Let’s get one thing straight: I am not a fan of Katherine Heigl movies and I probably won’t see her new film “One for the Money” unless I’m forced. But that doesn’t mean I don’t think she’s gotten a raw deal in the media. A new article from New York magazine asks, “Is It Over for Katherine Heigl?” and examines the former “Grey’s Anatomy” star’s relative bankability compared to her position a few years ago. What it finds is that Katherine Heigl is guilty of a couple of major things, among them:
- Being demanding and high strung — incurring the nickname “Hurricane Heigl.”
- Having opinions about the projects she does.
But the real core of Heigl’s problem — and why she’s the object of such grating analysis, is that she’s a woman — a woman who’s done and said some unlikeable things. Call it the “America’s Sweetheart” problem, something Heigl seems acutely aware of. “I’ve never really been America’s sweetheart, but for a minute I think that’s what they wanted me to be,” she told Elle this past December. And I had ‘em for a second thinking maybe I was. And then I opened my mouth and it was clear I wasn’t.”
And none of these things would really matter if she was a man.
Heigl left “Grey’s,” the show that made her famous, in 2010, after fighting to be let out of her contact for several years. She reportedly frequently butted heads with “Grey’s” creator Shonda Rhimes, and felt that the show’s writing was subpar, though her official reason for leaving was to spend more time with her family. She famously refused to submit her name to the Emmys in 2008 because she felt her “Grey”‘s work wasn’t worth it. “I did not feel that I was given the material this season to warrant an Emmy nomination and in an effort to maintain the integrity of the academy organization, I withdrew my name from contention,” she said. “In addition, I did not want to potentially take away an opportunity from an actress who was given such materials.”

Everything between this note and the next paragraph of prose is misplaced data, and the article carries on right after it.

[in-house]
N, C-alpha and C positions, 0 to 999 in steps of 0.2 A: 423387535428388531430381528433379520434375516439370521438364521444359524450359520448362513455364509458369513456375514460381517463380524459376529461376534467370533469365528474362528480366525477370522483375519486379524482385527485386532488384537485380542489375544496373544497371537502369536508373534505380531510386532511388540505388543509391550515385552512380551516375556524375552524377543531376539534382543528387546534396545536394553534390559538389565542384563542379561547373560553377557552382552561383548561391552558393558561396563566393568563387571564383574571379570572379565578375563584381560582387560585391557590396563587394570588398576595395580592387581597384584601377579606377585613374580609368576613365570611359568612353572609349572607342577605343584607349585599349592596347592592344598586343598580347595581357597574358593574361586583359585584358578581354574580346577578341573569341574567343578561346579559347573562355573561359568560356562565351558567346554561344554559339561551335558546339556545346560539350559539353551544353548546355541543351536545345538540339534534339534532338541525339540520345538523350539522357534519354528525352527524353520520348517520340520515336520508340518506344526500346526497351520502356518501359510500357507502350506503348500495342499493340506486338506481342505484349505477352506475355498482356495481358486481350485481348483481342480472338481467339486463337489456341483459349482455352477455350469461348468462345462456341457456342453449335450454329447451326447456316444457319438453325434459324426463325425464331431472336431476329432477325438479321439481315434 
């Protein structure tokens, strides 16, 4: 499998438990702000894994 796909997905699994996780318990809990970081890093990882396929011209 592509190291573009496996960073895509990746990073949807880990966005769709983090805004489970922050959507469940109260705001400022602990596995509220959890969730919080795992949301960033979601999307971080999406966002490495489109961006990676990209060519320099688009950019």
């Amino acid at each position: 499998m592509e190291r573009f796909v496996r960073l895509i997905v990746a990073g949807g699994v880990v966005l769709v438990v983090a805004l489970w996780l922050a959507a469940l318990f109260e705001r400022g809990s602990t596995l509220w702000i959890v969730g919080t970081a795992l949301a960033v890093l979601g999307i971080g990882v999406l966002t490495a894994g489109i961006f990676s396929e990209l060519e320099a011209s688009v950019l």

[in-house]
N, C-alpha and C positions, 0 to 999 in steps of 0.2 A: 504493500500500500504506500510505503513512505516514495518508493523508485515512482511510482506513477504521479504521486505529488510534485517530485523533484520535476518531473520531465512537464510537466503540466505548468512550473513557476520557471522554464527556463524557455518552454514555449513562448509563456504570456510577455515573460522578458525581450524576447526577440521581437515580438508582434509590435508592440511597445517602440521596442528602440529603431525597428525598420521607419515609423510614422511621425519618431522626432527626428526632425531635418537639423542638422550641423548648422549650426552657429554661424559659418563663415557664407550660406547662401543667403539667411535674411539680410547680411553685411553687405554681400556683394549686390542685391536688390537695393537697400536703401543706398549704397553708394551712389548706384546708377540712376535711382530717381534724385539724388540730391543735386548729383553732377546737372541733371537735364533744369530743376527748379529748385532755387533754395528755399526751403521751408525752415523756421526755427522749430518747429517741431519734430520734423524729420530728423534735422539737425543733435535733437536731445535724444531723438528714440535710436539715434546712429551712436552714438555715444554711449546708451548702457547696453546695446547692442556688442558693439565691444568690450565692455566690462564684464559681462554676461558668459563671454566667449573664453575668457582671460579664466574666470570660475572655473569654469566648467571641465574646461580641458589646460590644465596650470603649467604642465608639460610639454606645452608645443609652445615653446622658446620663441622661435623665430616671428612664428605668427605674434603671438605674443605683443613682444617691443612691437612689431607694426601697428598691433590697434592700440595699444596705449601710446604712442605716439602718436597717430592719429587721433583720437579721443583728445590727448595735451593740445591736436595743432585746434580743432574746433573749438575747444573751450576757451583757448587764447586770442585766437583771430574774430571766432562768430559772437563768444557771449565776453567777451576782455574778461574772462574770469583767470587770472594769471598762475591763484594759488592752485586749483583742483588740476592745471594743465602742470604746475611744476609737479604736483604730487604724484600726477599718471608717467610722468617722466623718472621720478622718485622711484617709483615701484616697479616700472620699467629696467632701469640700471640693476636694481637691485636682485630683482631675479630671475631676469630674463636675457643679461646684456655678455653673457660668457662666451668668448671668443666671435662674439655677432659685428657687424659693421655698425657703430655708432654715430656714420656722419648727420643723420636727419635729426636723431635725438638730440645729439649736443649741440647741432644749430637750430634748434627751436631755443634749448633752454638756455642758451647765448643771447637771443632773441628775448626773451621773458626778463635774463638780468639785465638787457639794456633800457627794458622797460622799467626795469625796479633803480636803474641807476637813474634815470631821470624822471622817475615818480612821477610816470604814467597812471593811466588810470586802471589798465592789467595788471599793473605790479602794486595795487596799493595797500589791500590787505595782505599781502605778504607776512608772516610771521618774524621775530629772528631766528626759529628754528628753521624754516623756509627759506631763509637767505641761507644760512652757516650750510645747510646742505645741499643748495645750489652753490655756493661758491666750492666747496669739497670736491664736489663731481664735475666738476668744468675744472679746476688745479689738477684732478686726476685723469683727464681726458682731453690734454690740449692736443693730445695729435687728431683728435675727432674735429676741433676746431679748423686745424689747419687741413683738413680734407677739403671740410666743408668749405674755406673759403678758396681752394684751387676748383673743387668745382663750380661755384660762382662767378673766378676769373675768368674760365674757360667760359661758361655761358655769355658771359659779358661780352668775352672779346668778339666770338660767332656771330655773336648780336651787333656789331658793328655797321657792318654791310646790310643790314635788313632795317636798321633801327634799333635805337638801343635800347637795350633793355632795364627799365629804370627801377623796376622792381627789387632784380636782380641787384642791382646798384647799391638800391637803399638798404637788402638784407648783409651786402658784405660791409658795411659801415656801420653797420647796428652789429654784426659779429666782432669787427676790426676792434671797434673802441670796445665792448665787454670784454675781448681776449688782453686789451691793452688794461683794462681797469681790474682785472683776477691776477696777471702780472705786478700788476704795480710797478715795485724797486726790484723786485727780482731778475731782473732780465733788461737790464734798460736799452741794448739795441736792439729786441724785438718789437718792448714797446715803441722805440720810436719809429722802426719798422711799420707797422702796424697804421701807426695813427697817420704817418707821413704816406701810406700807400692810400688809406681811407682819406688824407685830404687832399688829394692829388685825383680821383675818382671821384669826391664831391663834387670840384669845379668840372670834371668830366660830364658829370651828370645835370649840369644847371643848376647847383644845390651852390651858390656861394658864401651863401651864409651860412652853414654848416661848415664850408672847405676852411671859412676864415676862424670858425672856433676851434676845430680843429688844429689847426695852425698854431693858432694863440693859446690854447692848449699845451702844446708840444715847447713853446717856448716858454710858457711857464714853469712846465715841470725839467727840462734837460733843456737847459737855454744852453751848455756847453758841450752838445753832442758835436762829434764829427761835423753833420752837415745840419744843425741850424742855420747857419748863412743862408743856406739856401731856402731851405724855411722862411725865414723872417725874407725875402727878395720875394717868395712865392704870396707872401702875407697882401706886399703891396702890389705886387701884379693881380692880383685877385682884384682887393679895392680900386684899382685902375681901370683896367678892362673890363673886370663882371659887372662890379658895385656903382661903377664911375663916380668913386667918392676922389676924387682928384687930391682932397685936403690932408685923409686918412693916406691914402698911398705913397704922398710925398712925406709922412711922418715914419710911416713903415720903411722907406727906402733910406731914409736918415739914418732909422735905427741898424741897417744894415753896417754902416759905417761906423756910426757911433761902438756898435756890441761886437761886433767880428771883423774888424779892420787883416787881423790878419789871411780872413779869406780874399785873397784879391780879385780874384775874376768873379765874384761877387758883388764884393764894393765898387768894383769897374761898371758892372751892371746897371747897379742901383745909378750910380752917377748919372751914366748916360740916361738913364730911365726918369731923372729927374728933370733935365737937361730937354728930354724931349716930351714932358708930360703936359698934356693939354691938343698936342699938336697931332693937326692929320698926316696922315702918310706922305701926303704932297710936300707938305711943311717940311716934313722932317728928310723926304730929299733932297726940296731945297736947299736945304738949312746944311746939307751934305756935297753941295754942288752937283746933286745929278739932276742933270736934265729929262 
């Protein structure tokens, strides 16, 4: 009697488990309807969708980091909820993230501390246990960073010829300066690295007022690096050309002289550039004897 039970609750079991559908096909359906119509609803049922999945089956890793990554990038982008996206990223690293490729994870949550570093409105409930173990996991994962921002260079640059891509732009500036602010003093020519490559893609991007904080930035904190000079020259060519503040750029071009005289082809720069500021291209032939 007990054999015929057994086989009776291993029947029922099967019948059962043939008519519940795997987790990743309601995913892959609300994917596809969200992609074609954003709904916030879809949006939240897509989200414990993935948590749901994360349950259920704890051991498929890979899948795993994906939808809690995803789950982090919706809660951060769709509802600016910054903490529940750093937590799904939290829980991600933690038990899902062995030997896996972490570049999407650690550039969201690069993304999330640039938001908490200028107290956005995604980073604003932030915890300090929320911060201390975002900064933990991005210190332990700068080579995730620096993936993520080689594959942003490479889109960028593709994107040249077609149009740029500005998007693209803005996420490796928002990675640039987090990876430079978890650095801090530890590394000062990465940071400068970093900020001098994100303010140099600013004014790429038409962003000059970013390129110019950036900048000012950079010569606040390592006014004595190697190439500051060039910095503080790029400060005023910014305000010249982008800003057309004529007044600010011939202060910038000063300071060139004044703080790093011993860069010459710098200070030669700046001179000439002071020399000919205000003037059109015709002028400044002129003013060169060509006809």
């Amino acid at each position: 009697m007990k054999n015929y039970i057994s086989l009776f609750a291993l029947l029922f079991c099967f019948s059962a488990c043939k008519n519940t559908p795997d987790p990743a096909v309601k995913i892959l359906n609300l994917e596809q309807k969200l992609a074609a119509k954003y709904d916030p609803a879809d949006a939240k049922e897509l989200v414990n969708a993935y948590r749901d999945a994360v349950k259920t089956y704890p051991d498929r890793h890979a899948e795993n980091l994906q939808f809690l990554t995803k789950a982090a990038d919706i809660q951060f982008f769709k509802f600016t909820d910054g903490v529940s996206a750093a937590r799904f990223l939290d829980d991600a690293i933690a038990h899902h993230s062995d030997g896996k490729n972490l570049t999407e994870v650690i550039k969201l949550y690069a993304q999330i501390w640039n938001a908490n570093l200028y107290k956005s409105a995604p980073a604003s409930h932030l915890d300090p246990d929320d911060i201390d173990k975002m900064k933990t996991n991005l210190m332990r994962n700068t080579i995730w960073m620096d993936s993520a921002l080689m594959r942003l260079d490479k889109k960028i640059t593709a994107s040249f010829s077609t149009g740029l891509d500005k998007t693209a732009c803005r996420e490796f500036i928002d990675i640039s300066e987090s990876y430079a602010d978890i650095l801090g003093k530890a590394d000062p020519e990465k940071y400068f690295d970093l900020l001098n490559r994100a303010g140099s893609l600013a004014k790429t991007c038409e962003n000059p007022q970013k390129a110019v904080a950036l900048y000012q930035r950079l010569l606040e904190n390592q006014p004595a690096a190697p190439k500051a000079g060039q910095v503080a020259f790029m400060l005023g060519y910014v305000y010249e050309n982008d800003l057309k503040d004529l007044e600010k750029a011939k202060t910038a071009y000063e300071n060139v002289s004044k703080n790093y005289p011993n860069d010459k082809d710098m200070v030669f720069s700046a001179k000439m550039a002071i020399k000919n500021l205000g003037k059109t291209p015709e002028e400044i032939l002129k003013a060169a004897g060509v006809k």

It was this early conflict that branded Heigl as “difficult” — but it was her comments about her role in Judd Apatow’s “Knocked Up” that sealed the deal. Of the 2007 film, she said, “[It's] a little sexist. It paints the women as shrews, as humorless and uptight, and it paints the men as lovable, goofy, fun-loving guys. … I had a hard time with it, on some days. I’m playing such a bitch; why is she being such a killjoy?”
And yet male actors have often publicly criticized their projects with few repercussions. Remember when David Cross spoke out earlier this year against his “Alvin and the Chipmunks: Chipwrecked” movie?
“In all honesty it was the most miserable experience I’ve ever had in my professional life,” said Cross. “If you see the movie – and don’t! — [it's] a big commercial for Carnival Cruise Lines.”
And nobody seemed to care when Brad Pitt called his 1997 film “The Devil’s Own” “the most irresponsible bit of filmmaking — if you can even call it that — that I’ve ever seen. I couldn’t believe it.”
And yet! Now that Heigl dared to make public her discontent with both a TV show with notverygoodwritingsorryguys and a movie with stereotypical tropes about uptight shrewish women and loserly pot-smoking dudes, she’s suddenly a problem personality.
As one studio exec noted, her difficult, outspoken lady ways have cost Heigl her career. “She’s on a respirator. She’s not the girl anymore.” And that’s partially because she’s reportedly difficult to work with, so much so that her previous male coworkers refuse to work with her. Her industry nickname is allegedly “Hurricane Heigl.” And that might just cause a major crisis in Hollywood: